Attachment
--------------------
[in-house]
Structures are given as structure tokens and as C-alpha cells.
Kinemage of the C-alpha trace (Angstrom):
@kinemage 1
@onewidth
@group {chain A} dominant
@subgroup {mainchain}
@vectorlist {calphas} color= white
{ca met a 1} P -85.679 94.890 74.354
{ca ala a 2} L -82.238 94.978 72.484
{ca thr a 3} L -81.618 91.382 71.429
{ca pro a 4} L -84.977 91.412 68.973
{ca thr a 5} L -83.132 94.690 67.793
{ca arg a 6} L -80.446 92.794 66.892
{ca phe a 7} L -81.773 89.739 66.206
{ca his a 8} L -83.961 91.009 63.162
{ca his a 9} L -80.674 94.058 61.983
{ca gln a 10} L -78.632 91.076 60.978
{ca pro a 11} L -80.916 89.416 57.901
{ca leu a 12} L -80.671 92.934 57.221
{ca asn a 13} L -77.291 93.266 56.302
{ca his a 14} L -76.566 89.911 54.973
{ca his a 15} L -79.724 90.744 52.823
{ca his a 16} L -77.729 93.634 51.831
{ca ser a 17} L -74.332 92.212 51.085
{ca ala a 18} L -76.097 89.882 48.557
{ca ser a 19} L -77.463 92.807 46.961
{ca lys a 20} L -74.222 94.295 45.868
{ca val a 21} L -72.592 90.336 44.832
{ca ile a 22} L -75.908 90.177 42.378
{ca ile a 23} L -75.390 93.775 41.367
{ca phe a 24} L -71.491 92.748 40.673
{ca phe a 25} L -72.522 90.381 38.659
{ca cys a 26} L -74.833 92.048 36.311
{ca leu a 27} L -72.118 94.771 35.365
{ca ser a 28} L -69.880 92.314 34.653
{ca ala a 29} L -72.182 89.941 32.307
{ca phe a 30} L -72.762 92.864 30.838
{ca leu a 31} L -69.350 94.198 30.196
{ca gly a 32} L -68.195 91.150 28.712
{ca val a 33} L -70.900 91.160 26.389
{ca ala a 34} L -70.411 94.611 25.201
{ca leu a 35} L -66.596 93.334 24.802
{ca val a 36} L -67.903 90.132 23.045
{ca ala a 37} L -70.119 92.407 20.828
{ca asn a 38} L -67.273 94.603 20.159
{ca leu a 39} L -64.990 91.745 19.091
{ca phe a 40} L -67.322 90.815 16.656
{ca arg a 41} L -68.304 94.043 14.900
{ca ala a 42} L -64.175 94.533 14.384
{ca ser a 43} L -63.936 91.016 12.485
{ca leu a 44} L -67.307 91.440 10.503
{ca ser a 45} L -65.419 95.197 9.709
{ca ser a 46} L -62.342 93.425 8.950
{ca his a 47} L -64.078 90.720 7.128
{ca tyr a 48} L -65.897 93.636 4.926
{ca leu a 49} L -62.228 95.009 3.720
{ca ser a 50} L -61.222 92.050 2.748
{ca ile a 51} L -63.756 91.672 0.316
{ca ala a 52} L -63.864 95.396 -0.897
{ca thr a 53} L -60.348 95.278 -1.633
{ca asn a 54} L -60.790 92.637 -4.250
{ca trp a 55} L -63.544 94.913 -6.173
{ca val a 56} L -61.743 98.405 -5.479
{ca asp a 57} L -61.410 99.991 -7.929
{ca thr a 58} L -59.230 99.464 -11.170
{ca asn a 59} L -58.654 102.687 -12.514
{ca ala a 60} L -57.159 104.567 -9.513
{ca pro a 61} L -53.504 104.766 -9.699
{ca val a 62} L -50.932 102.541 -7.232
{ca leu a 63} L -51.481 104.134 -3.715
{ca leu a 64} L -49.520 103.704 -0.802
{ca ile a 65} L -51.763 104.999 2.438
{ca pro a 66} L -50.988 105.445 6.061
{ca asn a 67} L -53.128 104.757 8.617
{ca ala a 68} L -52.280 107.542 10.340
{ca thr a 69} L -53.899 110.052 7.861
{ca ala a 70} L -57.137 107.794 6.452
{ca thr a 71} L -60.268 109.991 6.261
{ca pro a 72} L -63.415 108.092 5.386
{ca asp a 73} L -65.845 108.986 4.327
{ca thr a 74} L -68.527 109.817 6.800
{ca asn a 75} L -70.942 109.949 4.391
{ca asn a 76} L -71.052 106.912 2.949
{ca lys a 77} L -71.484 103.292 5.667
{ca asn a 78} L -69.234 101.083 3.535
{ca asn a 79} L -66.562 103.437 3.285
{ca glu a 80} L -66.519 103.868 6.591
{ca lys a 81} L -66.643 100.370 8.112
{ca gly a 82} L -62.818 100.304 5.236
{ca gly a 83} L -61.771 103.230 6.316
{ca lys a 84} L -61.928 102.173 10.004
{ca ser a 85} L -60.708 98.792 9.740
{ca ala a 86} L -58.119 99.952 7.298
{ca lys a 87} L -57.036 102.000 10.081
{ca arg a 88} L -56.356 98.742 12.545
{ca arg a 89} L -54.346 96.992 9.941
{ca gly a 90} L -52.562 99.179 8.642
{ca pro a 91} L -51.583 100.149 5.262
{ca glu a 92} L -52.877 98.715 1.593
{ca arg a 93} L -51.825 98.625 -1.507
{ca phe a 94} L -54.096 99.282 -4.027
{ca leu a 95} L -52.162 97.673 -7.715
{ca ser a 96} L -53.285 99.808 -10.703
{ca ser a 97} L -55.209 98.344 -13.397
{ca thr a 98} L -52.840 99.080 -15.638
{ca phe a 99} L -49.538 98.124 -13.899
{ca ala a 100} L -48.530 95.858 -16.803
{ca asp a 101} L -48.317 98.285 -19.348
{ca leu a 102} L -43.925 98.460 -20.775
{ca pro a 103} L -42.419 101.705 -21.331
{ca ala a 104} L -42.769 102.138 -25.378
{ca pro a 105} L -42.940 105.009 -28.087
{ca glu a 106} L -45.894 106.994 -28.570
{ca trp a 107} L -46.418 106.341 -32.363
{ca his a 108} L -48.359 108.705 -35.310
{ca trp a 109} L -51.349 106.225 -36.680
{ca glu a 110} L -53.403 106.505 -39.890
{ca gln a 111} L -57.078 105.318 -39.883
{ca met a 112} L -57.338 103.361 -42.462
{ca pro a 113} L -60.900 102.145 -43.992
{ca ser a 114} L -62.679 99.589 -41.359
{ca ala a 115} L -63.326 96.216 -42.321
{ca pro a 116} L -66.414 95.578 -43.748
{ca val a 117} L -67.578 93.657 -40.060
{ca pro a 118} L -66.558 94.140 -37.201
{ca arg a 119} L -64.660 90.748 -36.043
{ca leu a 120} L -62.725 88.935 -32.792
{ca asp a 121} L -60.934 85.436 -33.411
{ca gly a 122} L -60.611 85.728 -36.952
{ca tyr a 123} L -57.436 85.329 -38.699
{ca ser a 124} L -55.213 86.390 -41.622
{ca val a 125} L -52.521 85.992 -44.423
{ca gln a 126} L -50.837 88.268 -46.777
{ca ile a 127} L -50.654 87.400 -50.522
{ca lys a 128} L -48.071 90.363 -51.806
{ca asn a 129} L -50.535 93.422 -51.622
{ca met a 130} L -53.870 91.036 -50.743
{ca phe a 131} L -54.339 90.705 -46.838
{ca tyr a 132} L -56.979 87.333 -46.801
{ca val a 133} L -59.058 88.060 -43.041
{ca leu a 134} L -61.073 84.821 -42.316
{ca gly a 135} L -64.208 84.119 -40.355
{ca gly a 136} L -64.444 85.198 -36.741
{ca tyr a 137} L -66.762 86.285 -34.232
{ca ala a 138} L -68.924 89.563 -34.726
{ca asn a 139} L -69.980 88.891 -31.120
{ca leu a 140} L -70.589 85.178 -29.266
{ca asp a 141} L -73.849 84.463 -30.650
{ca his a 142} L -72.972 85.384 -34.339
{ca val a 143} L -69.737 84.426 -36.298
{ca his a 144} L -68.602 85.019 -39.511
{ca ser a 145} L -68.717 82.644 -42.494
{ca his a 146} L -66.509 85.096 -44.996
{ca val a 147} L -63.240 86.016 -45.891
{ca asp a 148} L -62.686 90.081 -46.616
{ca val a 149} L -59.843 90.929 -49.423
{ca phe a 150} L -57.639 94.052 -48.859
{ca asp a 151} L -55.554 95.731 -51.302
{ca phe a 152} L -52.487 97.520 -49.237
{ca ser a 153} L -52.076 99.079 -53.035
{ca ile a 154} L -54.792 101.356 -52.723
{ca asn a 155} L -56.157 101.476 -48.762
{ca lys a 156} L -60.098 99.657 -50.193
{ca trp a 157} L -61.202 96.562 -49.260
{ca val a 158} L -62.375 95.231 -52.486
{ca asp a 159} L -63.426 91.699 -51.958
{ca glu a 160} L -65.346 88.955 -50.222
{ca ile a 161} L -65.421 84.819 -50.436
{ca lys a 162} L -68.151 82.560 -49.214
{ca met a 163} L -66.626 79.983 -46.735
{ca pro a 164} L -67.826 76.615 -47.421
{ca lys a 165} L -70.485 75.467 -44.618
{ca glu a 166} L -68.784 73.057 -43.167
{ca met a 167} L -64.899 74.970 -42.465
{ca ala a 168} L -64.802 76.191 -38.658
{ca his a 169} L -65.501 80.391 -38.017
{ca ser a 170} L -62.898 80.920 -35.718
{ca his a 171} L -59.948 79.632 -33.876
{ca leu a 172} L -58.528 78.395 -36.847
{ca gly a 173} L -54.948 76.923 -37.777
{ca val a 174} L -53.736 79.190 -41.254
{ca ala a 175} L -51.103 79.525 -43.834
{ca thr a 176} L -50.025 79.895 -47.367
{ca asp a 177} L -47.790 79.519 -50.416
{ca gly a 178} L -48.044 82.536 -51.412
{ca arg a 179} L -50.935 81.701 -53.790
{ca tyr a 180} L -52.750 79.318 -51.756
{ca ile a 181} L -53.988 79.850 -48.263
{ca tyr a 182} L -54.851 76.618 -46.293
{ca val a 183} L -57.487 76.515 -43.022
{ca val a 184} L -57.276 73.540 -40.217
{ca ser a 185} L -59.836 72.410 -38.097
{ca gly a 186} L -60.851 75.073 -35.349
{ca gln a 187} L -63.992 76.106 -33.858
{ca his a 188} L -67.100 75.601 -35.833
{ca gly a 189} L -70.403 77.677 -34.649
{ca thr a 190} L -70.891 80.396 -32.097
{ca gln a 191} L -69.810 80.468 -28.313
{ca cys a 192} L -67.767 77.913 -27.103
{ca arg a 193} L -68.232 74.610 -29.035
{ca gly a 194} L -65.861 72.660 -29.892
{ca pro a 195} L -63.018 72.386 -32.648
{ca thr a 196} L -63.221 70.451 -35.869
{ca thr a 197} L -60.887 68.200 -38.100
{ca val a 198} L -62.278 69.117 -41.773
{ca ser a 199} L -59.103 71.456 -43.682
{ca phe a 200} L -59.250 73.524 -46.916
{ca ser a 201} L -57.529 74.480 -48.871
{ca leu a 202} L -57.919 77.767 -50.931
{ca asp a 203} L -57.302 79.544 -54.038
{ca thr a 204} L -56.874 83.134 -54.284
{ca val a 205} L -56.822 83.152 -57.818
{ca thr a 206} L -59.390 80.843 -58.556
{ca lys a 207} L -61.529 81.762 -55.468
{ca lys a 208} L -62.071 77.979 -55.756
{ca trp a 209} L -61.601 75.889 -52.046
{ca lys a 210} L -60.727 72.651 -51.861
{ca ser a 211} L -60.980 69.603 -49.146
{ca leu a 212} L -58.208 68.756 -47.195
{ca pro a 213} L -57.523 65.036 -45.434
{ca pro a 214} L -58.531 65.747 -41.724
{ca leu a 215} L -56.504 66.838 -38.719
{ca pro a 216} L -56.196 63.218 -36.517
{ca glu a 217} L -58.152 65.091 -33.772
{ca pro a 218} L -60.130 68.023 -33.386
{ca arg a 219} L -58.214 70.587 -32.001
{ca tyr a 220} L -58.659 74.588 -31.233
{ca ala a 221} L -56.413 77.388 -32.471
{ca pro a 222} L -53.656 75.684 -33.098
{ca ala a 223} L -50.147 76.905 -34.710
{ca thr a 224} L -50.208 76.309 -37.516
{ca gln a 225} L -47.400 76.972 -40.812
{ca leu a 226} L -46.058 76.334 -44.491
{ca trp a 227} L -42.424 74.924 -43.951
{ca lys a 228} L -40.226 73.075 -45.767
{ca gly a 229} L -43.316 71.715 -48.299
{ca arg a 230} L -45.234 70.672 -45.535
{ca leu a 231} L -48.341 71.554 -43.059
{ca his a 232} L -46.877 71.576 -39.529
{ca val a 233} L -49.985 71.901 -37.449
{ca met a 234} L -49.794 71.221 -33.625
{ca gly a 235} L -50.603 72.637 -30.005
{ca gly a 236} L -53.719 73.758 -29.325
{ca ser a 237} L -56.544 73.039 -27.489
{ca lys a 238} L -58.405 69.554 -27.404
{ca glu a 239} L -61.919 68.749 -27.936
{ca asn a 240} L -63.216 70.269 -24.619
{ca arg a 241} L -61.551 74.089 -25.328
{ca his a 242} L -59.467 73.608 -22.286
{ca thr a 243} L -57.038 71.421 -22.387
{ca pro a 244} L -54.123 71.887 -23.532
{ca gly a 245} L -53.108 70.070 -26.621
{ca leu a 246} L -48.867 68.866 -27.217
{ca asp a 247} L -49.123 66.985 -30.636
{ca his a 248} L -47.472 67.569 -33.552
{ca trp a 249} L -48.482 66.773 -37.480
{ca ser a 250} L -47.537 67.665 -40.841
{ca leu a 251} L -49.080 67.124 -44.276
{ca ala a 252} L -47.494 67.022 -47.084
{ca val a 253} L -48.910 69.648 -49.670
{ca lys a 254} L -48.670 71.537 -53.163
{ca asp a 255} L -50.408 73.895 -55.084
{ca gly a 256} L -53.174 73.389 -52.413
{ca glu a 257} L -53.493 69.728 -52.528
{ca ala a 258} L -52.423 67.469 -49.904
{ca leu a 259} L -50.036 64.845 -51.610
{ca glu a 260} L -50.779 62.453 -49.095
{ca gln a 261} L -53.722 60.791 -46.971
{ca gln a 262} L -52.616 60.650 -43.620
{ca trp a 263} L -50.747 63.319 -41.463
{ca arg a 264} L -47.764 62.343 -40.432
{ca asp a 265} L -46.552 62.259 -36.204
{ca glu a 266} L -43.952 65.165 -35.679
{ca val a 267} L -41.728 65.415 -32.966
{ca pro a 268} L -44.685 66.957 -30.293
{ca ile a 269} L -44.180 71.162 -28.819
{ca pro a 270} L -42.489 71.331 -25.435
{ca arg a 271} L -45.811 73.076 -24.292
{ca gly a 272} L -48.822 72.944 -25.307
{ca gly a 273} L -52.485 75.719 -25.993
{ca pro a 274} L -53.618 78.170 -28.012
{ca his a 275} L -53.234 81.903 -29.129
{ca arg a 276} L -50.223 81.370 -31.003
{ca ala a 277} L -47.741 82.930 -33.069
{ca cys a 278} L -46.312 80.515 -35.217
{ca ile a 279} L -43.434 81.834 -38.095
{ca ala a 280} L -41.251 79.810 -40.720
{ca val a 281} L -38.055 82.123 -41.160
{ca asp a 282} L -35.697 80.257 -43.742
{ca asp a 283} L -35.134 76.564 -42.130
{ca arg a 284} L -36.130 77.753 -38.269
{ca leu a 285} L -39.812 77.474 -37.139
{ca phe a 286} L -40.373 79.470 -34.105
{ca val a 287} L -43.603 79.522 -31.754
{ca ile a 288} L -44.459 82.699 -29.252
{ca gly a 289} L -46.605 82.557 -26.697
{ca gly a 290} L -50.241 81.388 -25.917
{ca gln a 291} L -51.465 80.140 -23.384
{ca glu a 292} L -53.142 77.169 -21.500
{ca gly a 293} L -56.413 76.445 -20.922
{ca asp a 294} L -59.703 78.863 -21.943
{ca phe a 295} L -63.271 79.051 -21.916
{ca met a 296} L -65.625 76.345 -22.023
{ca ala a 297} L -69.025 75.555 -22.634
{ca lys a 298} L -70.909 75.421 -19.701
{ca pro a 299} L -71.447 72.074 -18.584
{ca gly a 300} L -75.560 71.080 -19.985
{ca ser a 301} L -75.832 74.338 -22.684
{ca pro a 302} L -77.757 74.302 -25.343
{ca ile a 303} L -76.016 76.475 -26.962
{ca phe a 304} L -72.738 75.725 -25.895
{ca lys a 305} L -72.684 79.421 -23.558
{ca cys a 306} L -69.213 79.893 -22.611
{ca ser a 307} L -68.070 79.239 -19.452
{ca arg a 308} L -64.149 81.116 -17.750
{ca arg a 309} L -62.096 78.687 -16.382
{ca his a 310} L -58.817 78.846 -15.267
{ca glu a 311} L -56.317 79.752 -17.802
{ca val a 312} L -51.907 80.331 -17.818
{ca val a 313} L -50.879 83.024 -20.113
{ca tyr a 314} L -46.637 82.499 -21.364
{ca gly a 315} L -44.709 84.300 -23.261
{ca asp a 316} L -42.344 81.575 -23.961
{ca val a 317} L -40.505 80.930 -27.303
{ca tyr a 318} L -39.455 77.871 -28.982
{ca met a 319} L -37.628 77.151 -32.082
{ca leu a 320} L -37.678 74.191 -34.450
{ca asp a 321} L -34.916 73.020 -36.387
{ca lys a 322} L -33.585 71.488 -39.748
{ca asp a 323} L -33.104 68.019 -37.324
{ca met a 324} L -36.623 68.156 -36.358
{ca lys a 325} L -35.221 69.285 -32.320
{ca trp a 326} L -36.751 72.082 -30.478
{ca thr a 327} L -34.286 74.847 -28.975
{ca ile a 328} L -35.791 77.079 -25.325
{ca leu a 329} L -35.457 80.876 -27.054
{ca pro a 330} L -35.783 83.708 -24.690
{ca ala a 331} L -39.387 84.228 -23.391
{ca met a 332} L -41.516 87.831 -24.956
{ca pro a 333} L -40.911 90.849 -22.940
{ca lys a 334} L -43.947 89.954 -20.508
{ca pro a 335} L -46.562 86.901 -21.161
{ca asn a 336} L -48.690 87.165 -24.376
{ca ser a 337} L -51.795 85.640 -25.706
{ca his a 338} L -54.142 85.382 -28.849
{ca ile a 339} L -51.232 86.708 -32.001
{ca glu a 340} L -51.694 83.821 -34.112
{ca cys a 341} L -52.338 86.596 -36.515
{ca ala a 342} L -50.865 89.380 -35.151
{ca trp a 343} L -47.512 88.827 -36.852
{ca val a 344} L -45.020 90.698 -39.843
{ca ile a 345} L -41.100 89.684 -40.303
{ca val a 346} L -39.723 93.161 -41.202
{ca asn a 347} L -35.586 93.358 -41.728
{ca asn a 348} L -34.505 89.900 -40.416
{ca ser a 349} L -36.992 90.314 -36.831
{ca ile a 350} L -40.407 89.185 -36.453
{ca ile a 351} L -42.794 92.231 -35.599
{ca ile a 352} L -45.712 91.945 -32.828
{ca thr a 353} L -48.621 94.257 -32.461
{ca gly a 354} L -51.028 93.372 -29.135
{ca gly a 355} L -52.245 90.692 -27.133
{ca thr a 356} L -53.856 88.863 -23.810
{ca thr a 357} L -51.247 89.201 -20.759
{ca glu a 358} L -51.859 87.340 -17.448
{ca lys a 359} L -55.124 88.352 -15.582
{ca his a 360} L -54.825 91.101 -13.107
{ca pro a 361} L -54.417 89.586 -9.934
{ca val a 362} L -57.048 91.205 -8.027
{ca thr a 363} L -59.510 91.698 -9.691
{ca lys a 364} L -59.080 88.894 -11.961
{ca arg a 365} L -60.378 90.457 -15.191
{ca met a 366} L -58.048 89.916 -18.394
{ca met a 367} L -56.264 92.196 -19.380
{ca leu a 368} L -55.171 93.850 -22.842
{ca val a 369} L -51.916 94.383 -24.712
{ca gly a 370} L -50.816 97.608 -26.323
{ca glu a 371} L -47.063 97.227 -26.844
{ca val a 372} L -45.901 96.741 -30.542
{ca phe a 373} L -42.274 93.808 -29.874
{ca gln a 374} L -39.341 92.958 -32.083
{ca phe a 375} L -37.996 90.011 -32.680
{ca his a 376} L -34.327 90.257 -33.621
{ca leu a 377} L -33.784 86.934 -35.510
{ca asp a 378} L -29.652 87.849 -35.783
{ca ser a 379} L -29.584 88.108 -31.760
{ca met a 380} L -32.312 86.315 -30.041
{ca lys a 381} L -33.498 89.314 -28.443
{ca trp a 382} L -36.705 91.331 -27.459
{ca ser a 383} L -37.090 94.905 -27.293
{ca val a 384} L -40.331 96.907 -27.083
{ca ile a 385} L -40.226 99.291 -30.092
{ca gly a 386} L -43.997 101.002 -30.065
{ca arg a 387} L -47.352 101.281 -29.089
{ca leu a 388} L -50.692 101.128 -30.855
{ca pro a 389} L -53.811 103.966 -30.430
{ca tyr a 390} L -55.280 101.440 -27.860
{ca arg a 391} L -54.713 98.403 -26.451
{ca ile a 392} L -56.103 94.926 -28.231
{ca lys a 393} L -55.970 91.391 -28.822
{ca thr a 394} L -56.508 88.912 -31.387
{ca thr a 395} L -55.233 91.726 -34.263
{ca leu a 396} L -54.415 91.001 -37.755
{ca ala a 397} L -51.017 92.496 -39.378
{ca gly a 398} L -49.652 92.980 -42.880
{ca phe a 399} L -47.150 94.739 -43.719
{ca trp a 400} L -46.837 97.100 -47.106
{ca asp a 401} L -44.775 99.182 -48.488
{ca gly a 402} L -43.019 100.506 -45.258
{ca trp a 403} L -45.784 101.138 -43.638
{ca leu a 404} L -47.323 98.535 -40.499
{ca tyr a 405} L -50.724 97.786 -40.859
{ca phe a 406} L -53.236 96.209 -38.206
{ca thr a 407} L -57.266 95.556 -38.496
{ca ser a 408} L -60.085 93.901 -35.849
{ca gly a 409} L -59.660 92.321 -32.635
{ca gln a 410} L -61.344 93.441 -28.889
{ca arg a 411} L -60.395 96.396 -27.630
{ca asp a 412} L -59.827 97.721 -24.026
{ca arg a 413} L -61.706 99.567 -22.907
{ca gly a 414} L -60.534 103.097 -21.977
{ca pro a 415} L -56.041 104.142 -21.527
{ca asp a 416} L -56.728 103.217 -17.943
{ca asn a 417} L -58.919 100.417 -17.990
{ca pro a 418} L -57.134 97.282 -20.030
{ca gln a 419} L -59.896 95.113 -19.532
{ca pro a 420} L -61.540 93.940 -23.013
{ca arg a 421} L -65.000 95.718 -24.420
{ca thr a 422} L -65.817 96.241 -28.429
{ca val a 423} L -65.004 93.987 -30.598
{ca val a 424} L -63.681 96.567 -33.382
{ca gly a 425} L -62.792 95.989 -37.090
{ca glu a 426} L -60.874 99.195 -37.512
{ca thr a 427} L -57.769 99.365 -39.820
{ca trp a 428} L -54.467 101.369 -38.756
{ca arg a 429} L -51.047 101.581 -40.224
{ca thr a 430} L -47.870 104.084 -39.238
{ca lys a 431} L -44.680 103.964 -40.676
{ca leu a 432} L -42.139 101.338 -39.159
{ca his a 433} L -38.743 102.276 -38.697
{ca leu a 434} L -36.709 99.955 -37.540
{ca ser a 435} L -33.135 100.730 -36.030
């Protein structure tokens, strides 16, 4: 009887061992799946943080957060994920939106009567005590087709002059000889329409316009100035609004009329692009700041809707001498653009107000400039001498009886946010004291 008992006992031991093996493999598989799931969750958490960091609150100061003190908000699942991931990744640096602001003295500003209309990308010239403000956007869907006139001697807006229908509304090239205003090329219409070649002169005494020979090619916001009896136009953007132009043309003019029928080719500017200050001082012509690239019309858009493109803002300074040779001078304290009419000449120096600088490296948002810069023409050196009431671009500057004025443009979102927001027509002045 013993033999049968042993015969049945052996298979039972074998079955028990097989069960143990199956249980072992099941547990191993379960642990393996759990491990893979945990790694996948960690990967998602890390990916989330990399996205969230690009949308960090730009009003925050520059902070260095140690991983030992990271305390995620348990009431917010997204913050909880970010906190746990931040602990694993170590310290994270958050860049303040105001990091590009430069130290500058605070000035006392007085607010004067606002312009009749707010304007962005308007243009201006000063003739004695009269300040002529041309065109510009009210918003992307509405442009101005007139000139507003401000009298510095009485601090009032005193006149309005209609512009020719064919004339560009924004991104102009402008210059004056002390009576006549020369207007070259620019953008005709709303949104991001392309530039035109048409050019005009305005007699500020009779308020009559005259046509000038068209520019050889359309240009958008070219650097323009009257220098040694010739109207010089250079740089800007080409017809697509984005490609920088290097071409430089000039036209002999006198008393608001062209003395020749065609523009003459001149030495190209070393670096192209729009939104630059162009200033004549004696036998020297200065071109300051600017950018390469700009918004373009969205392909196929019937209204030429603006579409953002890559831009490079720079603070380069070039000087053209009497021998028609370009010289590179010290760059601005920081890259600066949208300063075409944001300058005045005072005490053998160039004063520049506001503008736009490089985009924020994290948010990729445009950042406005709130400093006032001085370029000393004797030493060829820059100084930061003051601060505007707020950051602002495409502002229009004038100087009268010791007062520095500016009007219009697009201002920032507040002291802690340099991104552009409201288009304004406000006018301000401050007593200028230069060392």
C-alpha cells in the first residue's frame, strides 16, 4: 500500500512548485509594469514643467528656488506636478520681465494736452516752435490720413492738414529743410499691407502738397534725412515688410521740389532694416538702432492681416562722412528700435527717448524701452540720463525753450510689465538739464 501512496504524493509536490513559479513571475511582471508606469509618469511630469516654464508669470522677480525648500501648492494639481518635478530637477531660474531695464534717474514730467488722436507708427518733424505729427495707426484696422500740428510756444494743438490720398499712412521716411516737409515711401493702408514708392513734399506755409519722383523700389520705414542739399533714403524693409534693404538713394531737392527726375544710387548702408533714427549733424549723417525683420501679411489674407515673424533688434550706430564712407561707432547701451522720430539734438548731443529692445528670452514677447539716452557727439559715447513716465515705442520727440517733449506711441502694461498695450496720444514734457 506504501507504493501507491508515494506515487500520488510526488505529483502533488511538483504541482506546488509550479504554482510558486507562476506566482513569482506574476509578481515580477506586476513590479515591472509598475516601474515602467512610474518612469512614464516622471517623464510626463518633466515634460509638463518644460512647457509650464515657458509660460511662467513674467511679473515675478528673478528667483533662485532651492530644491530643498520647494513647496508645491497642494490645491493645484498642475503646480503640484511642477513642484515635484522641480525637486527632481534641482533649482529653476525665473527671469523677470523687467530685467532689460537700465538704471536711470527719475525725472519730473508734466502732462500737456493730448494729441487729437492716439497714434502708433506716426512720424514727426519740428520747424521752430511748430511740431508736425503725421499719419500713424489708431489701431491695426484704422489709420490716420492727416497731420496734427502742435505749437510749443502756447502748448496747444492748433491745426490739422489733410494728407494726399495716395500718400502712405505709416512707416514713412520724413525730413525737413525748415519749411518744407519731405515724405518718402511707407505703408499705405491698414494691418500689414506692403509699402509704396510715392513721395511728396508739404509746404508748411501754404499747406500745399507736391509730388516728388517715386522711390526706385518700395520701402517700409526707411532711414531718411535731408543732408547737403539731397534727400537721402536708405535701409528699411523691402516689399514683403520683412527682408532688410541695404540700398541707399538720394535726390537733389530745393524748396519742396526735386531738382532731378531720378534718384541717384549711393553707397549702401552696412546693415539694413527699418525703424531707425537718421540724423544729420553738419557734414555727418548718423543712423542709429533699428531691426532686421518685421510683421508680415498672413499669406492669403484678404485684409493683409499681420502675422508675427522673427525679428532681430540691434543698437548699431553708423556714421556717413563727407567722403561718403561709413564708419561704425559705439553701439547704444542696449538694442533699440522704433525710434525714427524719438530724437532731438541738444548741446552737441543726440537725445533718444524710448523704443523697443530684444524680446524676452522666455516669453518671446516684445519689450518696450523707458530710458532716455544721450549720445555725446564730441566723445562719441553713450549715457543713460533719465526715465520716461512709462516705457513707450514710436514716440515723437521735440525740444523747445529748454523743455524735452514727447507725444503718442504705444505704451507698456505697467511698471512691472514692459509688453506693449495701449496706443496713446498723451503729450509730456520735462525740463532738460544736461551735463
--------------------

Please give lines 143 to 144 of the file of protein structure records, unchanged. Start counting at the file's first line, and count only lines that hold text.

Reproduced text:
{ca gly a 135} L -64.208 84.119 -40.355
{ca gly a 136} L -64.444 85.198 -36.741